Thoracic outlet syndrome - an osteopathic indication? A comparative overview of current therapy methods | The International Academy of Osteopathy IAO
 

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Thoracic outlet syndrome - an osteopathic indication? A comparative overview of current therapy methods

15/01/2020

Author: Imke Grosse-Wilde
Supervisor: Dr. Moritz Hertel

Introduction: The thoracic outlet syndrome (TOS) manifests itself in a collection of diverse symptoms, which occur in the thoracic outlet region. TOS is caused by different compression conditions. It is a multifaceted syndrome, varying form mild to severe symptoms. It is this variance which makes it a difficult condition to manage. Diagnosis of TOS is a difficult process, chiefly because a golden standard is lacking. Therefore comparability is missing and good or excellent treatment conditions also.

Goal of the study: The aim of this systematic review was to examine the effectiveness of the various treatments available for patients with TOS. The review looked at effectiveness in terms of pain relief or paresthesia relief. The review focussed on the effectiveness of current osteopathic treatments.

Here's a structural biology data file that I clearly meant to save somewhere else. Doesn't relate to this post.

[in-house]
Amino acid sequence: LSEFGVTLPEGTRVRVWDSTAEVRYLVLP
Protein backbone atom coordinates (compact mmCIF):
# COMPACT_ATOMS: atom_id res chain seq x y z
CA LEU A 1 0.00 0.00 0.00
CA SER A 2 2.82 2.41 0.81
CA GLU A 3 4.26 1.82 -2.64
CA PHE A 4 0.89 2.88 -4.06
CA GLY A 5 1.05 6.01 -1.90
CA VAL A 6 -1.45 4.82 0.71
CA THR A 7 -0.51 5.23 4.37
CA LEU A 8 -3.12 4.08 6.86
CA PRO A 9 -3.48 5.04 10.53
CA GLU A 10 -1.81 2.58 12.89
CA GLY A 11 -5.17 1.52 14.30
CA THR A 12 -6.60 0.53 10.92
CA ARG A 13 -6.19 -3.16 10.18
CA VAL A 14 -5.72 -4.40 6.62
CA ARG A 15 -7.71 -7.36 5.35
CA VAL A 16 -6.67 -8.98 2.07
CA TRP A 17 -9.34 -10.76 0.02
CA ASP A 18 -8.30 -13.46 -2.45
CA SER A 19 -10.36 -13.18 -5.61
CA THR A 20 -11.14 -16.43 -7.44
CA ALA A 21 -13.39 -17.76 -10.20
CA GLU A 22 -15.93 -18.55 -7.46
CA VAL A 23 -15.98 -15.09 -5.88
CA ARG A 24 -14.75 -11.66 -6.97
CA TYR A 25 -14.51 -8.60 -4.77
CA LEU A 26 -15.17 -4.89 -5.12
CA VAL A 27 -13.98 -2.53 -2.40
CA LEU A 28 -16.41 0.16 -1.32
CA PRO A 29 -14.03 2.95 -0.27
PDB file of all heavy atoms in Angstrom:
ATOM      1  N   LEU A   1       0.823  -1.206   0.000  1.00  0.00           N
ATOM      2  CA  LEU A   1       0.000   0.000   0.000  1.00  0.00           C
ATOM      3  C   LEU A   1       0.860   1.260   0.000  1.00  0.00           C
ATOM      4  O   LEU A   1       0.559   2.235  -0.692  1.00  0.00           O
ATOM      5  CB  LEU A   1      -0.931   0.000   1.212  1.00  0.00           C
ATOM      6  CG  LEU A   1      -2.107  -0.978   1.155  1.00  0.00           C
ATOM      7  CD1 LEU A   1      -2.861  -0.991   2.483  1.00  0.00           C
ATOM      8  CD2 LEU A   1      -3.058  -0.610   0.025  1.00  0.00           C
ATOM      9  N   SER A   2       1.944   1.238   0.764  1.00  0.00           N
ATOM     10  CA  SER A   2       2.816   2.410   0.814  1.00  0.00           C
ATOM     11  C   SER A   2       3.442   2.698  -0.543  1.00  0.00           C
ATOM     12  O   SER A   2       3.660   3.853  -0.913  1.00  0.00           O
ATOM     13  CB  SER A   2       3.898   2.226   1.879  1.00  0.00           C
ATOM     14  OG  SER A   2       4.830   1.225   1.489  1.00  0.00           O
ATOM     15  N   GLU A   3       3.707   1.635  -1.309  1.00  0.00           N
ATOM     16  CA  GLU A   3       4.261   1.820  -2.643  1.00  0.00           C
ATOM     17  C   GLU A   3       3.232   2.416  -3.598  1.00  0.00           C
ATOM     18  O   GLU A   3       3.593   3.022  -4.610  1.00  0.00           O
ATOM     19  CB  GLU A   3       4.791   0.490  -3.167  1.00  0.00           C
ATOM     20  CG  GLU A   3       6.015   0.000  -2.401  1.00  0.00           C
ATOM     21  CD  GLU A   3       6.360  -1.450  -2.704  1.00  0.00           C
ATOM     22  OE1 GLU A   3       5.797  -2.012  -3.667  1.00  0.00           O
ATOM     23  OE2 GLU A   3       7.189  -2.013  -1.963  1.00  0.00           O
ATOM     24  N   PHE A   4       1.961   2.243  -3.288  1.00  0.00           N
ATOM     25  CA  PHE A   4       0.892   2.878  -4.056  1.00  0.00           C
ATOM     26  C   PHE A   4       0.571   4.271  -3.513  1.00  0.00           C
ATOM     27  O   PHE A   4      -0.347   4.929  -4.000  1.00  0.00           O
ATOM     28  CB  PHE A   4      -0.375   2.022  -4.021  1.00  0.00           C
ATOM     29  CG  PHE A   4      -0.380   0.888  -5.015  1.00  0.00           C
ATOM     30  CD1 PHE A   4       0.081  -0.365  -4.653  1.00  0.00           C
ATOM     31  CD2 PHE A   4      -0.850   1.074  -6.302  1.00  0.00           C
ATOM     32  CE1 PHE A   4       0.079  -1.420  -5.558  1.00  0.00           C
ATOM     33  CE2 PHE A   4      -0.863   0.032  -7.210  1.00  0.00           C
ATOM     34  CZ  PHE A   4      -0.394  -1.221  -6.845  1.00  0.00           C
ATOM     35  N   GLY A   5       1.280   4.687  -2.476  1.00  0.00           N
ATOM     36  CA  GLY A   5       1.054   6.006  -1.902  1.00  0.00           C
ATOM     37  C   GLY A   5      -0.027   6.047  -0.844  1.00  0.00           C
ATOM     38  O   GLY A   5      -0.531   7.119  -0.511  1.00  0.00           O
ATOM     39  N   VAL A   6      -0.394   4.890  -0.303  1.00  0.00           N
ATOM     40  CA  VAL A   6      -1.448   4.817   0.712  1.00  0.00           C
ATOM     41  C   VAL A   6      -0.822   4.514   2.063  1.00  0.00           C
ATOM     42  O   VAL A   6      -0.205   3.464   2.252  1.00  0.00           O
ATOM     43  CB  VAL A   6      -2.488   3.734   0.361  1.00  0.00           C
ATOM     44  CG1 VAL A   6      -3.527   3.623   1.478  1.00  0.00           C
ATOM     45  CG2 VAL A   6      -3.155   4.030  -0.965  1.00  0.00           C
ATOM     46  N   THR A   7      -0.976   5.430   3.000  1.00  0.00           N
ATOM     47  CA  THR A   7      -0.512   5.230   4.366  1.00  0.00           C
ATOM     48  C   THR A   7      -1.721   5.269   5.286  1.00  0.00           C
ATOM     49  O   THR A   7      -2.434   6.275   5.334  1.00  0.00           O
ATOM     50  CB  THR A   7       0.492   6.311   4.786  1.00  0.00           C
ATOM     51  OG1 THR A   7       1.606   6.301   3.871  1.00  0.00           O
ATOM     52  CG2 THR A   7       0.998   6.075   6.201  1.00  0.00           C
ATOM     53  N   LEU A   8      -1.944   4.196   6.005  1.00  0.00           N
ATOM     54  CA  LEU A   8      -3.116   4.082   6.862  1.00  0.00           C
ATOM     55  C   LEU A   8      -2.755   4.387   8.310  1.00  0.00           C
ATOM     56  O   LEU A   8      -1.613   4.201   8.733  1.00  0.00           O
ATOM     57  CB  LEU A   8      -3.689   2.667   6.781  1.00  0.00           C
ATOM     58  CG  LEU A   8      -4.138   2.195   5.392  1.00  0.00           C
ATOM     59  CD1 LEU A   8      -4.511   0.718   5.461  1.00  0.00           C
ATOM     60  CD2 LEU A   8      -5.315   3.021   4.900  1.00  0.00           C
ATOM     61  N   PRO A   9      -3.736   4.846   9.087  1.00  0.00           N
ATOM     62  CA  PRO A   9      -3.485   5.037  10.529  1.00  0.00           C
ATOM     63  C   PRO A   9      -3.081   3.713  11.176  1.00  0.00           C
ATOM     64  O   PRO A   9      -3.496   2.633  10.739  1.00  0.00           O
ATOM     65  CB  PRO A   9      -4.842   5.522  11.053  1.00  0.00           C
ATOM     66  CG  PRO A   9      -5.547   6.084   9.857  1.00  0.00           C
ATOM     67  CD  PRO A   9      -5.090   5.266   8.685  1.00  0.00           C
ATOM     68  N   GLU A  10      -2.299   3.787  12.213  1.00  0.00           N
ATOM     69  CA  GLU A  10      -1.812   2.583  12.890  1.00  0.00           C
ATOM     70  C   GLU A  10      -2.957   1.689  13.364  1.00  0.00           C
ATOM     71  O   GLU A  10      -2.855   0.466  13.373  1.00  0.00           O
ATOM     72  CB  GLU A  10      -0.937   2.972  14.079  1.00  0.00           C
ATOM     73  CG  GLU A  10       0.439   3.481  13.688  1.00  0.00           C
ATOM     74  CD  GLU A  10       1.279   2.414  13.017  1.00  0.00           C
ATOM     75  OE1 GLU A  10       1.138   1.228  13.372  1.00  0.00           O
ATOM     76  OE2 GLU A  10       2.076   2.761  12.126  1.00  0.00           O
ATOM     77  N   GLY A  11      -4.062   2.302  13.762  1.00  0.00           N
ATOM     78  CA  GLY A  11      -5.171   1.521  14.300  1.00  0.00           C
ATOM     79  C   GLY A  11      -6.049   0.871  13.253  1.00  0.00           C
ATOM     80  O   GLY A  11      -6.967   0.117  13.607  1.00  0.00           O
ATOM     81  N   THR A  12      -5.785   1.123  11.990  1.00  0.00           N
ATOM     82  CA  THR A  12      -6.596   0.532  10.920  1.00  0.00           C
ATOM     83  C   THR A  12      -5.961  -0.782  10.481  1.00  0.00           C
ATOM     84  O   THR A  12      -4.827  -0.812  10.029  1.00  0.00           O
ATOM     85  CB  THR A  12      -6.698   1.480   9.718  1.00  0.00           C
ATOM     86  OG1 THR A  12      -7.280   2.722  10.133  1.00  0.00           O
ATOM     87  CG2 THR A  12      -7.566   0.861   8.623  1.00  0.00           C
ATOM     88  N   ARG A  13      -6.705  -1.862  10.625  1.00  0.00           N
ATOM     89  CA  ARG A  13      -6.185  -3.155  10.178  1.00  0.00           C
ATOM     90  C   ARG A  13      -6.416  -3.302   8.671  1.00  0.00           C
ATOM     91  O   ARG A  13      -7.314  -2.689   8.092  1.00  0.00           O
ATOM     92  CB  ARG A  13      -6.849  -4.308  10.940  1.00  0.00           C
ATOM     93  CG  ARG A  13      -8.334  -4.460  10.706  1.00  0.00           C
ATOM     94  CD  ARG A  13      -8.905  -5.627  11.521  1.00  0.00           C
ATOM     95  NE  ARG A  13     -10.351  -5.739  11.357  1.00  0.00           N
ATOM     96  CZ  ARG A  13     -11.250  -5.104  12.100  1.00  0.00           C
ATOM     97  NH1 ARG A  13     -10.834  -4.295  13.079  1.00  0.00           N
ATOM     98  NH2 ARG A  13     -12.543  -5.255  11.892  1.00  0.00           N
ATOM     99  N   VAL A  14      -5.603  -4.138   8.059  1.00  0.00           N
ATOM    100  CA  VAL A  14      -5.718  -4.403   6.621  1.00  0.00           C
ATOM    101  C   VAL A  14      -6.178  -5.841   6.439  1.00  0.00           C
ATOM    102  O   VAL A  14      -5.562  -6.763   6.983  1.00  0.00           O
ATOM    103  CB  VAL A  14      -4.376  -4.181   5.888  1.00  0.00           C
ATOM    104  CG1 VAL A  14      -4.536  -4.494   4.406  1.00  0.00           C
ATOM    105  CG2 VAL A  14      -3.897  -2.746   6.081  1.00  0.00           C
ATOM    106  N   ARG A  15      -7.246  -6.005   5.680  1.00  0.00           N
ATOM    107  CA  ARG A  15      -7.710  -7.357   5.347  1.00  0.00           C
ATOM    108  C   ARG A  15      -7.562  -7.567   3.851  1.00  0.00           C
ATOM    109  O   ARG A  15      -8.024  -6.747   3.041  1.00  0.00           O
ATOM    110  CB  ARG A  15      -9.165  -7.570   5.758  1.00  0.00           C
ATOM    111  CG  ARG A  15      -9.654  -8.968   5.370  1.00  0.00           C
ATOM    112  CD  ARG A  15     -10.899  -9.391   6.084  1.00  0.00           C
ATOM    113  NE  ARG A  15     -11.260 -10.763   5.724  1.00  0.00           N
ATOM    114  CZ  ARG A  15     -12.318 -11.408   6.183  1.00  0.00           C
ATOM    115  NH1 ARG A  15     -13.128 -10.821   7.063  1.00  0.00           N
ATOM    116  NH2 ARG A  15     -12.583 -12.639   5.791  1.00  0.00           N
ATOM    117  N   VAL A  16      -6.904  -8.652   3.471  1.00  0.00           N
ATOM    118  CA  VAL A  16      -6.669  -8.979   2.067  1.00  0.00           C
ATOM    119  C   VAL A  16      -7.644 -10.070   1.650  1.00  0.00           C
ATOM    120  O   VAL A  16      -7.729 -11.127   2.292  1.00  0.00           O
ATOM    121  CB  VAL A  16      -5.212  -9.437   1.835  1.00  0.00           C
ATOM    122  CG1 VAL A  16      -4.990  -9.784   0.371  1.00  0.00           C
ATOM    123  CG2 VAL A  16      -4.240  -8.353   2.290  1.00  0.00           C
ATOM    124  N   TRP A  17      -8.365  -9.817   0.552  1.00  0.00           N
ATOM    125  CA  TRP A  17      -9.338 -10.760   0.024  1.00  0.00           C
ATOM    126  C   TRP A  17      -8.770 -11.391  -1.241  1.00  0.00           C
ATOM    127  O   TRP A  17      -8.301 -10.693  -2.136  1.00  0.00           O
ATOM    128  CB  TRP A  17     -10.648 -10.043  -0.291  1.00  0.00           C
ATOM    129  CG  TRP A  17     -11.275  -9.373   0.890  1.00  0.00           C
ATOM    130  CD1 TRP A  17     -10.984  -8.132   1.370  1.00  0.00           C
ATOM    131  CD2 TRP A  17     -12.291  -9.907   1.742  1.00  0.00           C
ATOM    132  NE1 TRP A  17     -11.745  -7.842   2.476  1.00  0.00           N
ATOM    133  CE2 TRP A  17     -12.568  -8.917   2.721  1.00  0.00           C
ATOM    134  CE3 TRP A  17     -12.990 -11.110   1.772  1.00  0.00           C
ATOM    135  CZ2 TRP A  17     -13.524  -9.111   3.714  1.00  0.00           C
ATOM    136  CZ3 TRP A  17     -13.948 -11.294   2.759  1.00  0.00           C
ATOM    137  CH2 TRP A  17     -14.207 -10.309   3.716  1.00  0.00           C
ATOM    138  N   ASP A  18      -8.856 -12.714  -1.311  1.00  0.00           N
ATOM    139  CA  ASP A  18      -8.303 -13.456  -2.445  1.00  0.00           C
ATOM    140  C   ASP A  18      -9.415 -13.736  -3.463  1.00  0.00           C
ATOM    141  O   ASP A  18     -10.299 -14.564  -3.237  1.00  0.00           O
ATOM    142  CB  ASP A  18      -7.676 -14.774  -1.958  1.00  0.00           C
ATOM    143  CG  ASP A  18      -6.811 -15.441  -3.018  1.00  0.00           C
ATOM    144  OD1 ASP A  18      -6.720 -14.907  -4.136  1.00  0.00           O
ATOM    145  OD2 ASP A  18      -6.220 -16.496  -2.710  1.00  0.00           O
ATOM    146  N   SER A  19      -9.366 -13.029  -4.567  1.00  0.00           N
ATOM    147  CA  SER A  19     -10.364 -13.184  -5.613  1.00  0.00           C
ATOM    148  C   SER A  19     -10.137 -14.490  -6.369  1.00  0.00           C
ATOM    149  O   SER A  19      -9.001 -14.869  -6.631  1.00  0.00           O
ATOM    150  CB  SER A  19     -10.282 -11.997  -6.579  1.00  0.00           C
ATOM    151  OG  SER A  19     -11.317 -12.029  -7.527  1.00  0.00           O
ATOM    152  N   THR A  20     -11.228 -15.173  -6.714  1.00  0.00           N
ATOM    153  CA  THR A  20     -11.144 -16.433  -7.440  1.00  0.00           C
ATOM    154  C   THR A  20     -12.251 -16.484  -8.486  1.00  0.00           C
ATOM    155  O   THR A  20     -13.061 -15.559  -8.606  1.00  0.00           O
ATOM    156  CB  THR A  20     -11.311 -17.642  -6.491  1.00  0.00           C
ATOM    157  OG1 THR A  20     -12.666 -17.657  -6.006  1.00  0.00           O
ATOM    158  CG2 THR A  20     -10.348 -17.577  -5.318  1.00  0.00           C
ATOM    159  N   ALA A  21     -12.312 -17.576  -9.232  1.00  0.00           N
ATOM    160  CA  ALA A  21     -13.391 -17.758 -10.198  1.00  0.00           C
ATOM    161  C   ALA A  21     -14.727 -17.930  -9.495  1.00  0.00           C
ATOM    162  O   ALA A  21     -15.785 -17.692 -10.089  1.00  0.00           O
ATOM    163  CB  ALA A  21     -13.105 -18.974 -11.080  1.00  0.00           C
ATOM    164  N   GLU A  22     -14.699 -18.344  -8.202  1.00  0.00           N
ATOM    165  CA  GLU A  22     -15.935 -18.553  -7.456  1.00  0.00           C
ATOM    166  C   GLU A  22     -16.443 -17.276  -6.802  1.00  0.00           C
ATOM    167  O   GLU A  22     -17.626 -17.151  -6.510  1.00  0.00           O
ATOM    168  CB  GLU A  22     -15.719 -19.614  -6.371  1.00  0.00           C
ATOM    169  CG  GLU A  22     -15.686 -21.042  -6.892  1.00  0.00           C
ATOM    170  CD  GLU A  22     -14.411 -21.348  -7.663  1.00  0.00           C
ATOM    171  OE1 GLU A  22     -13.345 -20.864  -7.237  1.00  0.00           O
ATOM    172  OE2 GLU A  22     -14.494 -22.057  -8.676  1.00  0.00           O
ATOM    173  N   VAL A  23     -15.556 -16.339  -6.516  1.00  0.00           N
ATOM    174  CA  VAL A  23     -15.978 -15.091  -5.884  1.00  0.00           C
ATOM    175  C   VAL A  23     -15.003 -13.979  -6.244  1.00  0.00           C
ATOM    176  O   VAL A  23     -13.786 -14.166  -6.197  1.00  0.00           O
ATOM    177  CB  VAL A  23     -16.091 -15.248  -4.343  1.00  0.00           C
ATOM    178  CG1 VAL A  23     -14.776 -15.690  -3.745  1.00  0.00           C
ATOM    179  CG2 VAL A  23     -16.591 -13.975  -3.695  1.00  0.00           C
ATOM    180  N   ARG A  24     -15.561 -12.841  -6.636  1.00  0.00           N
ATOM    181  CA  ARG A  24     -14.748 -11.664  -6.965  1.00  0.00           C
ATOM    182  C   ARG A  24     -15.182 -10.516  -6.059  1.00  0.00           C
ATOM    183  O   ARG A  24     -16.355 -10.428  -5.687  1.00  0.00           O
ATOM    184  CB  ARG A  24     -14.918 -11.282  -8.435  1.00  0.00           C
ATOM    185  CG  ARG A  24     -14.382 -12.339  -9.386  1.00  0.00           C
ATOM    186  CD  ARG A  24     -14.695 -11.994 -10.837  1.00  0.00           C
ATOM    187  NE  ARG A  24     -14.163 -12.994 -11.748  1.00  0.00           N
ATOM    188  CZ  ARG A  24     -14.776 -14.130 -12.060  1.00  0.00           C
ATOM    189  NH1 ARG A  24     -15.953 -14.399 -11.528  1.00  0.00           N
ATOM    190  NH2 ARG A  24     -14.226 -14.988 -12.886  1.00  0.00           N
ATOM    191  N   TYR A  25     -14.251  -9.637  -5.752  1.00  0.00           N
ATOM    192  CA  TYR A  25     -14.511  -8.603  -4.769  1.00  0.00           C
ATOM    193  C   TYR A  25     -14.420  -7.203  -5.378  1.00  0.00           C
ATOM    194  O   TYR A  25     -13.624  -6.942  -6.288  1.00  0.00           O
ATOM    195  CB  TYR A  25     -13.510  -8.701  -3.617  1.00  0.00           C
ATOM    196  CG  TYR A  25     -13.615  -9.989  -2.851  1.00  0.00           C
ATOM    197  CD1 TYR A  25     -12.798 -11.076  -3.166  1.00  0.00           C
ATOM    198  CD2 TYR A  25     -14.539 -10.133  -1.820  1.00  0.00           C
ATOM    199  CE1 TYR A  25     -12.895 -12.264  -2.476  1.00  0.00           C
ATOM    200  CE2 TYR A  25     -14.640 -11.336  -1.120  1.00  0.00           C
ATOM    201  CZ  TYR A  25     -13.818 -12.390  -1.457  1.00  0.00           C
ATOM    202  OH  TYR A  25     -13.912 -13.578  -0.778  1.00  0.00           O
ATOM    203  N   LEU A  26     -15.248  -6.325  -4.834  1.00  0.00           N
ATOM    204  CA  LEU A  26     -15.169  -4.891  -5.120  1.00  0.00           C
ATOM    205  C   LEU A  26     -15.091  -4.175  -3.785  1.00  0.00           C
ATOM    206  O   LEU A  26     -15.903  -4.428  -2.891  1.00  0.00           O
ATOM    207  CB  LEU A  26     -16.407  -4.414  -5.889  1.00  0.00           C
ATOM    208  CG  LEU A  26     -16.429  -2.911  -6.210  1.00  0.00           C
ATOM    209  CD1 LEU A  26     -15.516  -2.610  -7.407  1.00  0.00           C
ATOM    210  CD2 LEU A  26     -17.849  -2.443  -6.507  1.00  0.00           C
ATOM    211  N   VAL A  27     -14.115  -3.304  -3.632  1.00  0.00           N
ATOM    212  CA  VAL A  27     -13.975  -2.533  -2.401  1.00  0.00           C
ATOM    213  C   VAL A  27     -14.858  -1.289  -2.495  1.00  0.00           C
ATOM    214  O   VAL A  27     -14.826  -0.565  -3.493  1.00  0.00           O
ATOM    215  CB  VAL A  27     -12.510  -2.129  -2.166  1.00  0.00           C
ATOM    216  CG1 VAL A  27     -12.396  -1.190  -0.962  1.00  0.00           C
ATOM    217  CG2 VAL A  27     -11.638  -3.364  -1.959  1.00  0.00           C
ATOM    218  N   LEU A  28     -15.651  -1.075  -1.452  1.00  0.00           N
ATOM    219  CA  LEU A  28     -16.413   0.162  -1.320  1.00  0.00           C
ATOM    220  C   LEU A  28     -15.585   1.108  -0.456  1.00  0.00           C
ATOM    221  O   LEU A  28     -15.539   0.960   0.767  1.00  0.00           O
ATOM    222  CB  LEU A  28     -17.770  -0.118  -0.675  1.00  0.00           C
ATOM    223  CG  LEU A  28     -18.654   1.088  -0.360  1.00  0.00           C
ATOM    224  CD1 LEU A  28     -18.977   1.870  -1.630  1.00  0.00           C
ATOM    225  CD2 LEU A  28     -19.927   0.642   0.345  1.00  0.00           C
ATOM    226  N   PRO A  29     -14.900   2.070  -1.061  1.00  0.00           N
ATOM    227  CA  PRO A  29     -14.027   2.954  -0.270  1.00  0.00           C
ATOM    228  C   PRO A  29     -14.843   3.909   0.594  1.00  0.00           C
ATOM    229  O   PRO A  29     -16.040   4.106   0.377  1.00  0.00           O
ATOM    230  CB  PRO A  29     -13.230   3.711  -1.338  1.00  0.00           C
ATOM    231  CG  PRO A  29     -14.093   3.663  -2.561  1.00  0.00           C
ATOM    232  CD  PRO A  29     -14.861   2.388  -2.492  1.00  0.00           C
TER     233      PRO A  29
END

Methods: Five primary studies concerning the effectiveness of treatment for patients with TOS, were evaluated. These studies were compared in terms of pain relief or paresthesia relief. The quality of these studies were also evaluated in order to assess the risk of bias on the result.

Results: The distribution of symptoms in the enclosed studies varied greaty, and were accocrdingly graded as either an early or mild of the disease, or a severe form of the disease. One study showed that patients who underwent surgical treatment for TOS gained a significant improvement in terms of pain relief and paresthesia reduction. The remaining four studies did not support the effectiveness of conservative treatments for achieving either, pain relief or, paresthesia reduction. Further research is necessary, and should focus on producing a systematic diagnosis, a standard classification (despite variances on the clinical presentation) and a uniformed assessment of the compressing structure. The advantages of surgical interventions are the focus on the structure and their mechanical relief.

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